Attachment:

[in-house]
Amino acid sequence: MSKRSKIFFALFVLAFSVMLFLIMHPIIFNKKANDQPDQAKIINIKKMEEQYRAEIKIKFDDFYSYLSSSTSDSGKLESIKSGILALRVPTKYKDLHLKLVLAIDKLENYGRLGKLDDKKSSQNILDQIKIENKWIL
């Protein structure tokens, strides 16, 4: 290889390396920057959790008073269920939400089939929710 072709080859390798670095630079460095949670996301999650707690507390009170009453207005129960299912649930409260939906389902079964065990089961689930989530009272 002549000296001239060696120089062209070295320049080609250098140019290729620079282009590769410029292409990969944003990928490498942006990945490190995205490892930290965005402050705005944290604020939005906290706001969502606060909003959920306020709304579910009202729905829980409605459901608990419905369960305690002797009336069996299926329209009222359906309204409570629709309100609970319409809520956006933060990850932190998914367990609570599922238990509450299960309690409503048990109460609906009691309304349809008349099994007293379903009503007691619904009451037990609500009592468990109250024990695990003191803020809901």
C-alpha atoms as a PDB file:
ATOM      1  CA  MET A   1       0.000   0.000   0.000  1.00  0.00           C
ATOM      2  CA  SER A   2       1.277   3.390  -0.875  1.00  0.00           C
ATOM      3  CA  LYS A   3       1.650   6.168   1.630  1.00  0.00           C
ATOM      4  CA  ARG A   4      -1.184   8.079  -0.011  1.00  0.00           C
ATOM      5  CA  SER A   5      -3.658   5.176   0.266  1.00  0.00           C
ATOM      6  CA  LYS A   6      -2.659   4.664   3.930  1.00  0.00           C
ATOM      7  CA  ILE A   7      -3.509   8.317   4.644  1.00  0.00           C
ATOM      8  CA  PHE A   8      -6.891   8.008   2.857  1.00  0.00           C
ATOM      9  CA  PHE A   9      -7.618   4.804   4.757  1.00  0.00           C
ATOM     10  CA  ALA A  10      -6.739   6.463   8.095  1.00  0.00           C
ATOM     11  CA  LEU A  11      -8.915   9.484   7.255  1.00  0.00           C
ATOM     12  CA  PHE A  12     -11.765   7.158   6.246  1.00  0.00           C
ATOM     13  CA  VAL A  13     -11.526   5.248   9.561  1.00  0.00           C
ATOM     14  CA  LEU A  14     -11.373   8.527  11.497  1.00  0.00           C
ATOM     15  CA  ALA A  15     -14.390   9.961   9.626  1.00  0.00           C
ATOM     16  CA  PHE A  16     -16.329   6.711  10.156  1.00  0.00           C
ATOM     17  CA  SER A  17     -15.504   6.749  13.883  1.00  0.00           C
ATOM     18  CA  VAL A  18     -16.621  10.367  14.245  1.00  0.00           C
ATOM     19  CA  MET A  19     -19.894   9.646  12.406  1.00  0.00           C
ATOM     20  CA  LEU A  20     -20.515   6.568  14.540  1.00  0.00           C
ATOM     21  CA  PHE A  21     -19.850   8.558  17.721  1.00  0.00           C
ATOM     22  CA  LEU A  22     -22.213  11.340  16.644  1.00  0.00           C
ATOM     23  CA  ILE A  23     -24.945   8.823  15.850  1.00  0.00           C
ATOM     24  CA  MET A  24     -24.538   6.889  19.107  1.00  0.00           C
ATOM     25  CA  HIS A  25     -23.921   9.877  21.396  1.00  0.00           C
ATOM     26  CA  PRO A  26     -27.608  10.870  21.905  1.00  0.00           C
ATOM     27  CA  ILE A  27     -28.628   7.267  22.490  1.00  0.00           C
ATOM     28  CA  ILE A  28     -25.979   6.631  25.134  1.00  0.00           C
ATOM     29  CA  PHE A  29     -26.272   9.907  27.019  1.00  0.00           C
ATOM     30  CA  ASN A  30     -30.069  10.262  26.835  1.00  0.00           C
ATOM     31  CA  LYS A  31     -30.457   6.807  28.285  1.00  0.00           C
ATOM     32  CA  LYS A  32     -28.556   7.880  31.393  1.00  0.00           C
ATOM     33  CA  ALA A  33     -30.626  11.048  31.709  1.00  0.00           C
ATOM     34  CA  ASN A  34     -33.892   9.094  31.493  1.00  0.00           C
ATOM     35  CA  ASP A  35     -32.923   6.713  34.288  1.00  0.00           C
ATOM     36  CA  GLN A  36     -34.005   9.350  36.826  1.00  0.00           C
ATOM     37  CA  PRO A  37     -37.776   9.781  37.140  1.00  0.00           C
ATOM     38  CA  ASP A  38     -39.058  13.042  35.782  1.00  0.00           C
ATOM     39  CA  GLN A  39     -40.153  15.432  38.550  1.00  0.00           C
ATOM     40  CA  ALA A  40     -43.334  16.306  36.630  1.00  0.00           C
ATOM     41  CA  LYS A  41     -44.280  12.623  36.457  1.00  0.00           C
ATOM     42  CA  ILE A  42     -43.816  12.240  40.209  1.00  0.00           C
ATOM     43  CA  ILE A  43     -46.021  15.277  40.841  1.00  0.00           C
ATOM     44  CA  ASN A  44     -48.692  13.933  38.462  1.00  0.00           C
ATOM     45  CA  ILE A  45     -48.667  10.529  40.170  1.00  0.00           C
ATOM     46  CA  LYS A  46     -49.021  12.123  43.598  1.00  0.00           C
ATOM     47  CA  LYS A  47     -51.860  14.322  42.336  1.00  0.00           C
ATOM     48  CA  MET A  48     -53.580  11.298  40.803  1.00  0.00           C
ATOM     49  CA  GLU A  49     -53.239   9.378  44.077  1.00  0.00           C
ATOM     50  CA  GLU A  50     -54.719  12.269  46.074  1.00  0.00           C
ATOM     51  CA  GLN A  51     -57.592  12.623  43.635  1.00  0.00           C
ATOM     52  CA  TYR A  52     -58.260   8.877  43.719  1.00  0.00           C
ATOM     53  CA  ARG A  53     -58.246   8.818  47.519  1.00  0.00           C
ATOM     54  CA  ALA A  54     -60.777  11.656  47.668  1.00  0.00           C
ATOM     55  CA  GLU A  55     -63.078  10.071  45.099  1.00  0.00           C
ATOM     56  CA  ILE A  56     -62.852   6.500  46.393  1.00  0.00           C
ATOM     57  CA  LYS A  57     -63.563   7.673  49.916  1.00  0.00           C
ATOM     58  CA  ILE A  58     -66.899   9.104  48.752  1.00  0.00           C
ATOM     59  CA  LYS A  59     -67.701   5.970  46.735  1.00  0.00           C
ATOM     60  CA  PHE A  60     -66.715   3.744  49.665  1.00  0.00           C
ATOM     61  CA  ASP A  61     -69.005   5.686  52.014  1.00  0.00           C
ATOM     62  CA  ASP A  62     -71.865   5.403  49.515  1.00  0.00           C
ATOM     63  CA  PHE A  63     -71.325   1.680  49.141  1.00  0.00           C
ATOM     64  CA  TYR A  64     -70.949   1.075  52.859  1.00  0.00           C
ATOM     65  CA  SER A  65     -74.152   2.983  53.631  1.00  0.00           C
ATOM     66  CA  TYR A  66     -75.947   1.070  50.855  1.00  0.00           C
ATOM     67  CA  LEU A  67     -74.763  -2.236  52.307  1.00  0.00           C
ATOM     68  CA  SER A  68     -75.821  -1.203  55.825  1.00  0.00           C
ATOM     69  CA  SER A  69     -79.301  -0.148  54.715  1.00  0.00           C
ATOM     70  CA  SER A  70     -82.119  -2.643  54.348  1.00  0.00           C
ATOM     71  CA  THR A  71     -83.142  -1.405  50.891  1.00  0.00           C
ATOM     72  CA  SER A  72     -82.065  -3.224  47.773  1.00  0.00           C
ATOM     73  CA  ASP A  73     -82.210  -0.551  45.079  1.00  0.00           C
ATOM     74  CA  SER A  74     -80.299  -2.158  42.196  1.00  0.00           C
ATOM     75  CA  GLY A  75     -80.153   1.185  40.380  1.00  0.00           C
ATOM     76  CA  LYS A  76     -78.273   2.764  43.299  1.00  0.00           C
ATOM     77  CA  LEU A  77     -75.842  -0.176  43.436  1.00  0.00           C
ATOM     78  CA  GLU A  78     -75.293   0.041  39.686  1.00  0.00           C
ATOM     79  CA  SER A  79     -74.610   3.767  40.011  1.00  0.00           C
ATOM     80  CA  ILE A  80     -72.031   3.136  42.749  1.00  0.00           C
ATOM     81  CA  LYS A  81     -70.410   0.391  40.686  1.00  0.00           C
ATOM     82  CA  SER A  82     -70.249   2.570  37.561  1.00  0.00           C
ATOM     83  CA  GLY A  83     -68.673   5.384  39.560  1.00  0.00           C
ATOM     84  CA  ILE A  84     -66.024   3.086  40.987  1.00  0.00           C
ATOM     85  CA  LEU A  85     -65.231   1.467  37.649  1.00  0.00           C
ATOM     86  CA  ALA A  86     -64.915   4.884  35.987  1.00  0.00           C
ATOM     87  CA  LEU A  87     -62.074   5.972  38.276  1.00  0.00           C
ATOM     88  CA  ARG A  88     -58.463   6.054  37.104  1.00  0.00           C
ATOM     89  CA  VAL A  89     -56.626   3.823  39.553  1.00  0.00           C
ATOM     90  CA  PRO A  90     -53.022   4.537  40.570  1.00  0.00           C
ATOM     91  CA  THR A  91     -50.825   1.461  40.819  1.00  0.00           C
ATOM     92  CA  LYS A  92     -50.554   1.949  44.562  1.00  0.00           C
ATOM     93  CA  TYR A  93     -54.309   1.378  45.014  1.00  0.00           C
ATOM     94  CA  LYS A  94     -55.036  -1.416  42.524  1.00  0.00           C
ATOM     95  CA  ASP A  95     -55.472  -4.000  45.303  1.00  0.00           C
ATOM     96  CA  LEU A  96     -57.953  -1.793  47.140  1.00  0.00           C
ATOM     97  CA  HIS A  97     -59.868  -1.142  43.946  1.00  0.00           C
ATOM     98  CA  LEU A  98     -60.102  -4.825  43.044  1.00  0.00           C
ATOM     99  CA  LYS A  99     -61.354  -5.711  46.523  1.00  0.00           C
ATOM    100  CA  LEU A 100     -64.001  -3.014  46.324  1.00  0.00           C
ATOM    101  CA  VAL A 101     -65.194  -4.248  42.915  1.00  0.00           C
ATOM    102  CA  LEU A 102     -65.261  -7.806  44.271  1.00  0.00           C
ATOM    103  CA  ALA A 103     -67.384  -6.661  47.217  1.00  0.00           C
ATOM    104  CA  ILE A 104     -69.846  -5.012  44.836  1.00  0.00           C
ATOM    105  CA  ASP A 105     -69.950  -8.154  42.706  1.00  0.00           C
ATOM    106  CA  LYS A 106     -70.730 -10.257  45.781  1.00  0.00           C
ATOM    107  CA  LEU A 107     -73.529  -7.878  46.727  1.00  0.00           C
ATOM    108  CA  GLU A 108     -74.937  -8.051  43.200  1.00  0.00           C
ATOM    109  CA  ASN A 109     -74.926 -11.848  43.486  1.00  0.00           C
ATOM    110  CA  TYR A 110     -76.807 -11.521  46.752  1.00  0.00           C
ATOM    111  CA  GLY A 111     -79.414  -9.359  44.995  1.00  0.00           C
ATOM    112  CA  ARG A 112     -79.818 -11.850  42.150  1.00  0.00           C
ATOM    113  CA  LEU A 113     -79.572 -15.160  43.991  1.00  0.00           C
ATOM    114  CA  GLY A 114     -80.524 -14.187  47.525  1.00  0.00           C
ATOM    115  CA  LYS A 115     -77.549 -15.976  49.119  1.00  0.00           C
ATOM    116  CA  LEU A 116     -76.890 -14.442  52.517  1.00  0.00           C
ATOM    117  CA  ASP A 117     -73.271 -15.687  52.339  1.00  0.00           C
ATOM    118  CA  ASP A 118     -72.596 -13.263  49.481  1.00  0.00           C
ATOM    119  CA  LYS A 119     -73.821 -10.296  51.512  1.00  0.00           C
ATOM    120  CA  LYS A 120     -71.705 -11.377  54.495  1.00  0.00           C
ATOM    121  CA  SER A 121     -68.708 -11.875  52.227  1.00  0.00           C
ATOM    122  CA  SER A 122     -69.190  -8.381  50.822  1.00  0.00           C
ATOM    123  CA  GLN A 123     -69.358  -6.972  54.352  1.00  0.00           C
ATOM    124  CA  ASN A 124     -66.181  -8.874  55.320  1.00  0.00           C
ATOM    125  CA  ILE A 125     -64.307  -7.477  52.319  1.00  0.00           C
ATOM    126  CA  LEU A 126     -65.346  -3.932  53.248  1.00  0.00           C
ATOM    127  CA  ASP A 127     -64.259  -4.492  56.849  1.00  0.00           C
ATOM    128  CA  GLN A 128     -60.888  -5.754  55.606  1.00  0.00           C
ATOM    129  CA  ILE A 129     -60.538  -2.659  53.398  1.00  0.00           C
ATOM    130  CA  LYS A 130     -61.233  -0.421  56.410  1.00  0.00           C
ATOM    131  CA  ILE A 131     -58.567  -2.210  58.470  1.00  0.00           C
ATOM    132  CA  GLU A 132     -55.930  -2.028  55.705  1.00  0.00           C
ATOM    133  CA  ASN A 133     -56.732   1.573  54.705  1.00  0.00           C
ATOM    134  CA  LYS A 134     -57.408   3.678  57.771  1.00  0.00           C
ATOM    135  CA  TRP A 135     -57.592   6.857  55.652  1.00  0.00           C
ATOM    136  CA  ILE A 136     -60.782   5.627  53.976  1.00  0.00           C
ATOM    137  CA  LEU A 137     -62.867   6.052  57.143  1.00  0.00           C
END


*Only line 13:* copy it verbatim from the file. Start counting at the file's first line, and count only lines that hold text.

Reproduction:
ATOM      9  CA  PHE A   9      -7.618   4.804   4.757  1.00  0.00           C